Dr. Frances Jensen is the chair of the Department of Neurology in the Perelman School of Medicine at UPenn. She is incredibly accomplished. Both as a professor and researcher, she has expanded the field of neurology and synaptic plasticity a great deal. She also wrote an incredibly charming, unique, and insightful book about adolescent physiological development. Her book is terrific. It can be found at the Penn bookstore and online and you should read this review and then go read it.
After reading two short pages in Dr. Jensen’s book, A Teenage Brain, I rushed over to my parents and apologized to them for the way I was as a teenager. To my delight, they accepted my apology and explained that they never took it personally. The first few pages of the book provide a hilarious anecdote of Dr. Jensen’s teenage son having dyed his hair from auburn to jet-black without even commenting on the change. While Dr. Jensen does not set out to describe the physiological motivations behind that specific teenage move, she does wisely explain with diagrams, experiments, and more anecdotes the effects that being a teenager will have on the brain. And they are indeed far-reaching effects.
The book takes the view of almost of a “how-to” for parents raising teenagers. There are drops of advice and parental stratagem in many of her chapters, but to me I found the book as plain explanation—and sometimes excuse—for so many of the typical emotions and actions that were (and probably are) so typical to my teenage self. Additionally, the book gave me a pretty interesting insight into the mind of a parent. It’s not that I’ve never thought about what it’s like to be a parent, but Dr. Jensen really emphasized how much effort a parent could make to be an effective role model.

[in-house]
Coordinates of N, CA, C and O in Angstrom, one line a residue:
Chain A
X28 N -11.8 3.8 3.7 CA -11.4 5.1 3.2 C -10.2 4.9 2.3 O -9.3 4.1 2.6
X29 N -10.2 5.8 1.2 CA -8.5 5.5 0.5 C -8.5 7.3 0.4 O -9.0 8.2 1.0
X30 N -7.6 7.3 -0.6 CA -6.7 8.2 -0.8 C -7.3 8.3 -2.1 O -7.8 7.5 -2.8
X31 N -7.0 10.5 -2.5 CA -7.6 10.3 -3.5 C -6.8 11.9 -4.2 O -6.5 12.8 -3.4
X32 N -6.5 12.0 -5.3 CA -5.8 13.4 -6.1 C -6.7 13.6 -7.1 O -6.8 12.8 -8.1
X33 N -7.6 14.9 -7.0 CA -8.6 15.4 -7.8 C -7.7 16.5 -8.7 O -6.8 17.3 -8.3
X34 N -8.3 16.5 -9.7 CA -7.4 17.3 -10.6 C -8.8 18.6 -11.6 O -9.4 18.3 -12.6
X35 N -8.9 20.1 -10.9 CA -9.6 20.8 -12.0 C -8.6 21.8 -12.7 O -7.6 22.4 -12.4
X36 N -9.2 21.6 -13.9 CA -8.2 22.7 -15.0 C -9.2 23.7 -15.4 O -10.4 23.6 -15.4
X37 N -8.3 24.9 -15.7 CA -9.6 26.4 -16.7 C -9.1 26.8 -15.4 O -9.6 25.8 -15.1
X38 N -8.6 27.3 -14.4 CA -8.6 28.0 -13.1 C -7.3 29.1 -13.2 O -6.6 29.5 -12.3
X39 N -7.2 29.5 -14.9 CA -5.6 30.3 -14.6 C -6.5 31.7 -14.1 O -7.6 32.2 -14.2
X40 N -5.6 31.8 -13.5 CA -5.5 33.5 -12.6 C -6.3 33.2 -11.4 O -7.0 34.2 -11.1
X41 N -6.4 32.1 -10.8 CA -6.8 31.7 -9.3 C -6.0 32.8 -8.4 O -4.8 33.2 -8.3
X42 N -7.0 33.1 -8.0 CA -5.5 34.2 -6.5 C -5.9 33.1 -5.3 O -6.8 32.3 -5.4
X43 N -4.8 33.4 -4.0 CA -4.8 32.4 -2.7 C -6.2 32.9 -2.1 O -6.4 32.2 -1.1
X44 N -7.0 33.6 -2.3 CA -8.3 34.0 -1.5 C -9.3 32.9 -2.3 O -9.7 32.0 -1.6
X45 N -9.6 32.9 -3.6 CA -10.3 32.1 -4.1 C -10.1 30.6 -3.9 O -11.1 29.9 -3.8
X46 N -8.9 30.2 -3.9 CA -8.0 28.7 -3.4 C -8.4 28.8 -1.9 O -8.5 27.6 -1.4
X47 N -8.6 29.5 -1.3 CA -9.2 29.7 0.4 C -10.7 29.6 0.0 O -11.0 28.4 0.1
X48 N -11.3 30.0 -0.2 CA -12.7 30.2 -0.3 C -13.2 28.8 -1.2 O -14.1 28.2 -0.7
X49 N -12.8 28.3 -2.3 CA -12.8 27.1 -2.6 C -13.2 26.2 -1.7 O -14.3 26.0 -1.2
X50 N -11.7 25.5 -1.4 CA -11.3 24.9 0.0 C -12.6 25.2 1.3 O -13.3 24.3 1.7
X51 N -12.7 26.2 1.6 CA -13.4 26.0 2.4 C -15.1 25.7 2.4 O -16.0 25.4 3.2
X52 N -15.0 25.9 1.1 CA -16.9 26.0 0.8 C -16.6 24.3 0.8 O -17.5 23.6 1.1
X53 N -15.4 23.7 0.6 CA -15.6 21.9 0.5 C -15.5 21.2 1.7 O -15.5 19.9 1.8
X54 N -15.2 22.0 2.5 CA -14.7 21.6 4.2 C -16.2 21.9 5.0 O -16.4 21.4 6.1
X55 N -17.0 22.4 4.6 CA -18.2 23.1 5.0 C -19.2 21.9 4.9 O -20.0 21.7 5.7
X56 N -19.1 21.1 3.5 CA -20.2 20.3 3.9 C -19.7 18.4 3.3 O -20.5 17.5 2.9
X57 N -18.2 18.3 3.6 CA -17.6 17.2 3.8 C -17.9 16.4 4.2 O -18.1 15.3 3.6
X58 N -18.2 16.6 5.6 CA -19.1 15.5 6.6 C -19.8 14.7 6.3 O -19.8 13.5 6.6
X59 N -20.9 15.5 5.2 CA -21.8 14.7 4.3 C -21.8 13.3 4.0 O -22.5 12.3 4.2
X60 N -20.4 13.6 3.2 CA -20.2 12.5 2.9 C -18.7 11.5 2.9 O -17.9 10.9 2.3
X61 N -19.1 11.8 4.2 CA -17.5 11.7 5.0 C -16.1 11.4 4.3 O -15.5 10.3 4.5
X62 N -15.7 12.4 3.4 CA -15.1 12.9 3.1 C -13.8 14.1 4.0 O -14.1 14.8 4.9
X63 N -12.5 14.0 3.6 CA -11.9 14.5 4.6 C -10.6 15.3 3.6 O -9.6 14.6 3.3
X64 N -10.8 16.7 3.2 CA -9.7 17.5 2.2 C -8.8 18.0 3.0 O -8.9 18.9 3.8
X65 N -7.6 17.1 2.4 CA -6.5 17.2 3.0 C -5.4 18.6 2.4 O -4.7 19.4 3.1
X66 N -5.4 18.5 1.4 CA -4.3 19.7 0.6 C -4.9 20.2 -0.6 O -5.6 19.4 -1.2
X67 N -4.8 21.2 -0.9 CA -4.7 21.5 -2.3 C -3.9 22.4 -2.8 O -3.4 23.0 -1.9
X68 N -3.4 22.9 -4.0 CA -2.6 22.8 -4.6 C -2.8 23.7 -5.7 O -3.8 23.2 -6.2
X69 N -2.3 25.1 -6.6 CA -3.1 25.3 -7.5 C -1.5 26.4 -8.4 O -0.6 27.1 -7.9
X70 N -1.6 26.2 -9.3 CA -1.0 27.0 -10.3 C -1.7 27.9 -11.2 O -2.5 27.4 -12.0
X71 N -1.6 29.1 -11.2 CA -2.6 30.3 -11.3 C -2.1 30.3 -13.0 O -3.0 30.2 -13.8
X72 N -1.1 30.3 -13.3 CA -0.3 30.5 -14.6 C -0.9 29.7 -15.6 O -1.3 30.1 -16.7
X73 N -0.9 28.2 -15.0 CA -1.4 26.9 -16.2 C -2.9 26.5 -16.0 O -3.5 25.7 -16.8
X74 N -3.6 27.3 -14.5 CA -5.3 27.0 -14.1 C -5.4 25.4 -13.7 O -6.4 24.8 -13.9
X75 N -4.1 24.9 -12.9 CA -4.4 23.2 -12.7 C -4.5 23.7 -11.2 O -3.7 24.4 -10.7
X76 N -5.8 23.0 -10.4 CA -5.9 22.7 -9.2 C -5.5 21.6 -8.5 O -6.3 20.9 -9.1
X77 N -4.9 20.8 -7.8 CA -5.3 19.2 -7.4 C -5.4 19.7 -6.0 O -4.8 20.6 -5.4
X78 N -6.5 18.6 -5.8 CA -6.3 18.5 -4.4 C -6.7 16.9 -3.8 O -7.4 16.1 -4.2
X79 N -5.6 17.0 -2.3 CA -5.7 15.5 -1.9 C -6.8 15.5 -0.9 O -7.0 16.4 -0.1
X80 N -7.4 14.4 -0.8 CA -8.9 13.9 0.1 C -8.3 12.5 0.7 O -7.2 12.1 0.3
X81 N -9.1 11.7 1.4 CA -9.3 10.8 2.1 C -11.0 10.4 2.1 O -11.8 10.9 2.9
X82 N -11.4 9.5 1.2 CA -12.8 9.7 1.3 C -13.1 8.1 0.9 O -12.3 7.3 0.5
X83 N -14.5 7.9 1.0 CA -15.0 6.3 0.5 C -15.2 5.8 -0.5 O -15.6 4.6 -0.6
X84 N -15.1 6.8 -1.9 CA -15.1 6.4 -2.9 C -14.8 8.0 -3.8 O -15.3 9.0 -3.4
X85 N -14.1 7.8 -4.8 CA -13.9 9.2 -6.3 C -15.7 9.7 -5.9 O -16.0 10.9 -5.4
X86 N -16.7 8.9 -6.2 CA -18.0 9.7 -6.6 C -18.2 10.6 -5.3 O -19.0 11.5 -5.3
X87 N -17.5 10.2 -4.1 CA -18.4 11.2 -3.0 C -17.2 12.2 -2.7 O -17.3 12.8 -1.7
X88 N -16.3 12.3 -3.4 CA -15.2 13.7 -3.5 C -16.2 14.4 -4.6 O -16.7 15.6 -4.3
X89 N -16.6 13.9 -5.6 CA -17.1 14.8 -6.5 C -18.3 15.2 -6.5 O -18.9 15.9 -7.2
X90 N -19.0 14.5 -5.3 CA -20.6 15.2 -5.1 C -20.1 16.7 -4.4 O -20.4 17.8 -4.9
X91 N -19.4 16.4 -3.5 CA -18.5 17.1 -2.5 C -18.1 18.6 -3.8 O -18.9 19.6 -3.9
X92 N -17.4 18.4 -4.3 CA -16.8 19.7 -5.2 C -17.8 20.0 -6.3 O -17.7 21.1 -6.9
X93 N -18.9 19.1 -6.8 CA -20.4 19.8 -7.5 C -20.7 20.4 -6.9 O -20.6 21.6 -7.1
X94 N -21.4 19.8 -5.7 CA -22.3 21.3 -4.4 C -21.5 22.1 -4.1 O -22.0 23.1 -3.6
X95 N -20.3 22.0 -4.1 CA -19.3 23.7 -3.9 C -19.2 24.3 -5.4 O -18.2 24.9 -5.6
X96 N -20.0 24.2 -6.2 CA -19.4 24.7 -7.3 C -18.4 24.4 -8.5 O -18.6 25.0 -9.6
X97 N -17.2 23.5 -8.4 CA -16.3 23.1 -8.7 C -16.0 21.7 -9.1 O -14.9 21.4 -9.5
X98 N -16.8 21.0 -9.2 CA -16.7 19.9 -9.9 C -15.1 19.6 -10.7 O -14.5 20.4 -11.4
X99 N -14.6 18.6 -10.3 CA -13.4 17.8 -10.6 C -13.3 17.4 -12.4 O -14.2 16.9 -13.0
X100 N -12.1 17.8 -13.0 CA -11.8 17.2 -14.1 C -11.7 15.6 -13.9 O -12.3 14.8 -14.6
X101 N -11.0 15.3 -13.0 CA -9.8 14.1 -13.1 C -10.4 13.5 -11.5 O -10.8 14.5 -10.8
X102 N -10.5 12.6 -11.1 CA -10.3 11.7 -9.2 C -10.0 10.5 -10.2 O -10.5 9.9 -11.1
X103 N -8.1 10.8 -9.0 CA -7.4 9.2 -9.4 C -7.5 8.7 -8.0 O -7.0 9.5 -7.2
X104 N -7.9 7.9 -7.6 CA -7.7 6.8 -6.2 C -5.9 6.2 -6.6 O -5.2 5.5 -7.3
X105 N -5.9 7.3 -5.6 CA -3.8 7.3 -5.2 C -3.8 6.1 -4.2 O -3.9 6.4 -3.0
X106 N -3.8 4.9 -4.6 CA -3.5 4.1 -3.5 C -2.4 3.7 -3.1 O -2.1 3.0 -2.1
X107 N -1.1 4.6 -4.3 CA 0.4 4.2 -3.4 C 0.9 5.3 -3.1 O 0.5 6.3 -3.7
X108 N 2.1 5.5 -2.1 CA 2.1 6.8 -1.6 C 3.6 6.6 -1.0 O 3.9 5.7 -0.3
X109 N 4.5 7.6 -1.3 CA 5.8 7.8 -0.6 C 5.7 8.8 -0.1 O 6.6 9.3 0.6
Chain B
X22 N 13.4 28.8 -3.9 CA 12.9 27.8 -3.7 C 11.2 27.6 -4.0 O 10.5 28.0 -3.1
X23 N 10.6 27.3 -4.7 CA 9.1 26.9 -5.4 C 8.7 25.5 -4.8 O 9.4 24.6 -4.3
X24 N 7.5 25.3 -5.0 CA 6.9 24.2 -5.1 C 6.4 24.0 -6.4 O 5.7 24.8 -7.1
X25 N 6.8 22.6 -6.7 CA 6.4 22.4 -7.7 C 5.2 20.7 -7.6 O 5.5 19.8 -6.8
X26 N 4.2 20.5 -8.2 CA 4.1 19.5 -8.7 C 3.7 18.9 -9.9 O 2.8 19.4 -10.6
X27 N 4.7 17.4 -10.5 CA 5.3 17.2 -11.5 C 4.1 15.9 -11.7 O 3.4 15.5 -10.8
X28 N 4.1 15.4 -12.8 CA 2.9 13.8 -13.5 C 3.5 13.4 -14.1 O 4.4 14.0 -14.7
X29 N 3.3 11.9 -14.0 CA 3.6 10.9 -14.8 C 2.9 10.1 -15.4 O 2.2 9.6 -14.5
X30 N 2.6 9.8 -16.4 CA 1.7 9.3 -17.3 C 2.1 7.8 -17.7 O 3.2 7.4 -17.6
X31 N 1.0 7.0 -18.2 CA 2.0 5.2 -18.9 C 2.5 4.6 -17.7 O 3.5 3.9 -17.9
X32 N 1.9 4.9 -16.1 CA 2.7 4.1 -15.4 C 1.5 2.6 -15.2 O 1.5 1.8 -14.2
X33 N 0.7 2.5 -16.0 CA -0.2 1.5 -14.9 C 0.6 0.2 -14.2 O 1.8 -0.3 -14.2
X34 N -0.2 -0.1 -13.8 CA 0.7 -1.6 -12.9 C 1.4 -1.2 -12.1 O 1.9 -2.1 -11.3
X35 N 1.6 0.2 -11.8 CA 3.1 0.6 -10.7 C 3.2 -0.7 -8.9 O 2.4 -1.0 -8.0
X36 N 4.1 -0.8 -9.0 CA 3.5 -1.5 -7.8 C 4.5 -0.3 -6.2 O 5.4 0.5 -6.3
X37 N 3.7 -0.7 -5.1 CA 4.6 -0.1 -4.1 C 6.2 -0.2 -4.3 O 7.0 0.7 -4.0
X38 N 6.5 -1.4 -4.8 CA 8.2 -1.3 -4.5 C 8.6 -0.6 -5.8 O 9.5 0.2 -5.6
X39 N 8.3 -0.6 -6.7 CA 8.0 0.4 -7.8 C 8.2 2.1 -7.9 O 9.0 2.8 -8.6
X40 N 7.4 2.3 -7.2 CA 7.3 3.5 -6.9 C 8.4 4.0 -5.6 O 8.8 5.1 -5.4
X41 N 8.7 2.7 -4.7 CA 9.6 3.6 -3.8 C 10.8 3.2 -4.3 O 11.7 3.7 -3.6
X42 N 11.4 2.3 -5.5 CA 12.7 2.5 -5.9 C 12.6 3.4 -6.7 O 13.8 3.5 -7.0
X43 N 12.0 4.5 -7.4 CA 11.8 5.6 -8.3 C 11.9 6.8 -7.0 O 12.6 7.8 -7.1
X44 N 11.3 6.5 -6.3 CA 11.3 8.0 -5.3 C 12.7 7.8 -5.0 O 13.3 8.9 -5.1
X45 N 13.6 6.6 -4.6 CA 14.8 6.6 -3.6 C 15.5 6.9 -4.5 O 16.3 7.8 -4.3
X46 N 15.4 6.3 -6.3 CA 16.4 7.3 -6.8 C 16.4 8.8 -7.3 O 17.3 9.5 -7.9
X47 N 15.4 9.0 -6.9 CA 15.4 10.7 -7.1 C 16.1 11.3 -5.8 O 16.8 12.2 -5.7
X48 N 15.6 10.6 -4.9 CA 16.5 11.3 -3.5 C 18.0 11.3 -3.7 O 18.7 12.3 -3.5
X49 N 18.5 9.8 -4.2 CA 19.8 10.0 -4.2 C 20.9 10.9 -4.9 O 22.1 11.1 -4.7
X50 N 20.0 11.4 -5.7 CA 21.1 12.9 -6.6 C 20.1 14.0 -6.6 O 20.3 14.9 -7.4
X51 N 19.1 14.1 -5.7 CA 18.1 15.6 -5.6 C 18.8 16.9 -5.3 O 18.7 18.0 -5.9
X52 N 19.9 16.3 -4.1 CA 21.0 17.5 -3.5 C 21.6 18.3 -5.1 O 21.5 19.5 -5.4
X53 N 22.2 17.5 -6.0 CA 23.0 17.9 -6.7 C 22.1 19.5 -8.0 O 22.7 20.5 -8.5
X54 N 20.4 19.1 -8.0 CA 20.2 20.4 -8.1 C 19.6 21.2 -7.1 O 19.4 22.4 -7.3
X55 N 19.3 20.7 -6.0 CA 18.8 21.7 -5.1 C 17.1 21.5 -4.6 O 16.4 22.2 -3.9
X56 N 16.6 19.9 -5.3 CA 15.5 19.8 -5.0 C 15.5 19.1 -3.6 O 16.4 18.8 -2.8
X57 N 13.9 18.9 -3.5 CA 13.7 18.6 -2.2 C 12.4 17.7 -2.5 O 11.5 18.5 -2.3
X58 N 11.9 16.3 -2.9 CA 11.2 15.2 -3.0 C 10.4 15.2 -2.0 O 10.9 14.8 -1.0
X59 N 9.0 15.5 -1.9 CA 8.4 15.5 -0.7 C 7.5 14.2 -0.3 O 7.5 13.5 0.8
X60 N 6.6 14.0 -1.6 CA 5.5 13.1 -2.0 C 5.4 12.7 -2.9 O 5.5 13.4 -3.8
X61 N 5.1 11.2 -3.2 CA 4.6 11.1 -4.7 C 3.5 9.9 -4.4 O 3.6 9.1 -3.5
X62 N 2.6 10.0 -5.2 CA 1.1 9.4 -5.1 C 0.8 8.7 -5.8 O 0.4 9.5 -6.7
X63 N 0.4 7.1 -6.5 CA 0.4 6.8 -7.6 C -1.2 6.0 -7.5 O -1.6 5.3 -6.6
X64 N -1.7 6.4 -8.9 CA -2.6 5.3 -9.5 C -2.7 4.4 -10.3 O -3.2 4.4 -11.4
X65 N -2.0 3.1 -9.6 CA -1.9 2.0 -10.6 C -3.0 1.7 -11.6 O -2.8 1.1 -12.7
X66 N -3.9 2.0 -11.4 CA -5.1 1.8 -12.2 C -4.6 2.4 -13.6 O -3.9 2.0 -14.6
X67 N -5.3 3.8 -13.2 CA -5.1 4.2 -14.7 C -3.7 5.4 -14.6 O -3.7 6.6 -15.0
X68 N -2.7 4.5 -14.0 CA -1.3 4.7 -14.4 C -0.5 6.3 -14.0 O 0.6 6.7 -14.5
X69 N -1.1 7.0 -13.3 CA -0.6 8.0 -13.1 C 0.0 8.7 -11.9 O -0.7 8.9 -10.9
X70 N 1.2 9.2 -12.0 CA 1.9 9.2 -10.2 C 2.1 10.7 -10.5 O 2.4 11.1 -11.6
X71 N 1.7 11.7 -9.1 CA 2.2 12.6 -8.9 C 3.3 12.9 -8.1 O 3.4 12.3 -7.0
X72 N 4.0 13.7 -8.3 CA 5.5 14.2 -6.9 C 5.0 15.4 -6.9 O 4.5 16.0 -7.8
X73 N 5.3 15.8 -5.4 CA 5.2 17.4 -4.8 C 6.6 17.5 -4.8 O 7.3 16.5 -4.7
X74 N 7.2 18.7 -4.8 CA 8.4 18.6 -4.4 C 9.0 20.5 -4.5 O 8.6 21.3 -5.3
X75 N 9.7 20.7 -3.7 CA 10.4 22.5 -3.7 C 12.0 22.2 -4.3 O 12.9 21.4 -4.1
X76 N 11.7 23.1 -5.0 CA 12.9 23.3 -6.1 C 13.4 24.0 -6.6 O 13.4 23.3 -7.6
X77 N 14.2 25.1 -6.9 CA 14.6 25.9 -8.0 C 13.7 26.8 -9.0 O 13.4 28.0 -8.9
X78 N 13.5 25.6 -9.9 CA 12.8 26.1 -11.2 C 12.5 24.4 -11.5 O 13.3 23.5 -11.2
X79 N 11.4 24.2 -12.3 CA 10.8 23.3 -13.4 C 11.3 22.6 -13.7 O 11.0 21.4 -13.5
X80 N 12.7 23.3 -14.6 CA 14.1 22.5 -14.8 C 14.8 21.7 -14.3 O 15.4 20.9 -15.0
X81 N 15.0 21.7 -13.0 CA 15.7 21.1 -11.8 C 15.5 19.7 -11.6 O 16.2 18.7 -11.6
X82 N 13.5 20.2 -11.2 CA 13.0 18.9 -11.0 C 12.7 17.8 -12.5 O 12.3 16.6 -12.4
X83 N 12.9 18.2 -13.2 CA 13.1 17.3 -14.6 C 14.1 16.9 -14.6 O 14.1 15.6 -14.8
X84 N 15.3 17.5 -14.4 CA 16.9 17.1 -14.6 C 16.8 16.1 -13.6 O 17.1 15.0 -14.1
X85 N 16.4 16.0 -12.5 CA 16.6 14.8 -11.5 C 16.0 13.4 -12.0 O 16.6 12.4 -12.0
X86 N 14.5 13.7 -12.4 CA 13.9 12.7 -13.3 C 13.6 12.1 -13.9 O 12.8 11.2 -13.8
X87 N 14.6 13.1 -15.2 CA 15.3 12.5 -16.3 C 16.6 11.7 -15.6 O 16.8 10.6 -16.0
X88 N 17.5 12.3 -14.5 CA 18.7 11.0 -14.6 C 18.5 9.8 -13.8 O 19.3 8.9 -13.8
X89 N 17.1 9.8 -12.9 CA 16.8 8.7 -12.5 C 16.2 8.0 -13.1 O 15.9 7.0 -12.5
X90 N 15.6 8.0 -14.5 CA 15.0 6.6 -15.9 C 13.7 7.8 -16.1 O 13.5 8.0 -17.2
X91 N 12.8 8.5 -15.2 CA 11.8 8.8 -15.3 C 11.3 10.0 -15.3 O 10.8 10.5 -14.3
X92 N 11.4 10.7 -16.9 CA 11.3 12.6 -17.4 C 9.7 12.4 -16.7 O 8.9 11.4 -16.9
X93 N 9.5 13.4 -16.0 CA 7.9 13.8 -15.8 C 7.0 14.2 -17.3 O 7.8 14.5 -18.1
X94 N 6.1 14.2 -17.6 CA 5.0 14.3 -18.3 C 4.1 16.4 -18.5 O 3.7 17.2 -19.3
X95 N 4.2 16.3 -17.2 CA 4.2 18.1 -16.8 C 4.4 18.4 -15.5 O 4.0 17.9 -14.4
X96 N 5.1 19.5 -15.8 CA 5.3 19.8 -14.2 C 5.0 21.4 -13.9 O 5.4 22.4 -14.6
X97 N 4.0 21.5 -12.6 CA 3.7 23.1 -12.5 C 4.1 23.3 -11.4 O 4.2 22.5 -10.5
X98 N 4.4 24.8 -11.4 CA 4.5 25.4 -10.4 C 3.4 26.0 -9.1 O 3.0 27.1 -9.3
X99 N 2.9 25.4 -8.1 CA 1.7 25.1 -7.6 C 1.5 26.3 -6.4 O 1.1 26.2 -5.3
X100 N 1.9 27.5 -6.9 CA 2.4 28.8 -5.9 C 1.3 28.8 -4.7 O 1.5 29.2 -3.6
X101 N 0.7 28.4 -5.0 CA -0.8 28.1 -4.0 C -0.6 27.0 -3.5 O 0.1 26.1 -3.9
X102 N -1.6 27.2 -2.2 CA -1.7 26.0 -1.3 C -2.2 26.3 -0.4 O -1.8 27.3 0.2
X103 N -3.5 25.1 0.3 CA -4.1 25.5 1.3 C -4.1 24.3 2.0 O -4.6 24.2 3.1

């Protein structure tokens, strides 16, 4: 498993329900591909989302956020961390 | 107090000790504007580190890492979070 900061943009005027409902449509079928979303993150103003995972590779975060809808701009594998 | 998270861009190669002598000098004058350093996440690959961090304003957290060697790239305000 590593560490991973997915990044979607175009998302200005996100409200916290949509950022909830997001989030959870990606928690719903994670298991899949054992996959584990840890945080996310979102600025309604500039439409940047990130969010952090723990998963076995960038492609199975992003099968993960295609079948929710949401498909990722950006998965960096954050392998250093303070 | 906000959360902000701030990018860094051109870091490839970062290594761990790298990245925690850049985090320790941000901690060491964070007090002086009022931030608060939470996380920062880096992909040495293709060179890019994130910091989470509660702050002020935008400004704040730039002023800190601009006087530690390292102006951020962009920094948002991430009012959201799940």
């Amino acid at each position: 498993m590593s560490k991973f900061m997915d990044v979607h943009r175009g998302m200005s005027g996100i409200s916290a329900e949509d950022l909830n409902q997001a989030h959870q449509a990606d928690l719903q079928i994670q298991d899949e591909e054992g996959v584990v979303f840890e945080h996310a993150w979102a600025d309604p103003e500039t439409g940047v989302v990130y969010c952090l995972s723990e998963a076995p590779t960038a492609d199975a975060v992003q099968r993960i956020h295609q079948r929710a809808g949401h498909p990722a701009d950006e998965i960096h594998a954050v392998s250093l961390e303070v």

The book is not for the timid or shy. She comes from a place of intense curiosity and an reflexive urge to understand the basis of behavior and change. And boy does she highlight the amazing complexities of the teenage mind! There are paradoxes galore. Why do most teenagers forget to execute a chore but will almost never forget if a parent or friend slips up? How can teenagers learn so much so quickly and then often make the same mistake time after time? Why is it so difficult and fun to actually be a teenager? With these questions in mind, Dr. Jensen investigates drugs and alcohol, sleep and learning, technology and addiction, and at the root of each topic there is a clear physiological explanation and often a clear solution for either the parent or teen reader.
It goes without saying, but there is still much that needs to be understood about the teenage brain. This stage in life is clearly a time of cultural uniqueness as teens and their loud rock music bands and Twitter feeds are a group that seem to be changelessly changing. There is a method to the teenage madness, and it lies in the circuitry of a brain that seems to be picking up speed and taking off the training wheels at the same time—and the breaks definitely do not work in this teenage bicycle metaphor. Read the book, reflect on your angsty teenage self, write a poem, and while you bask in the glory of emerging from teenagerdom, please thank someone for dealing with the most difficult version of you.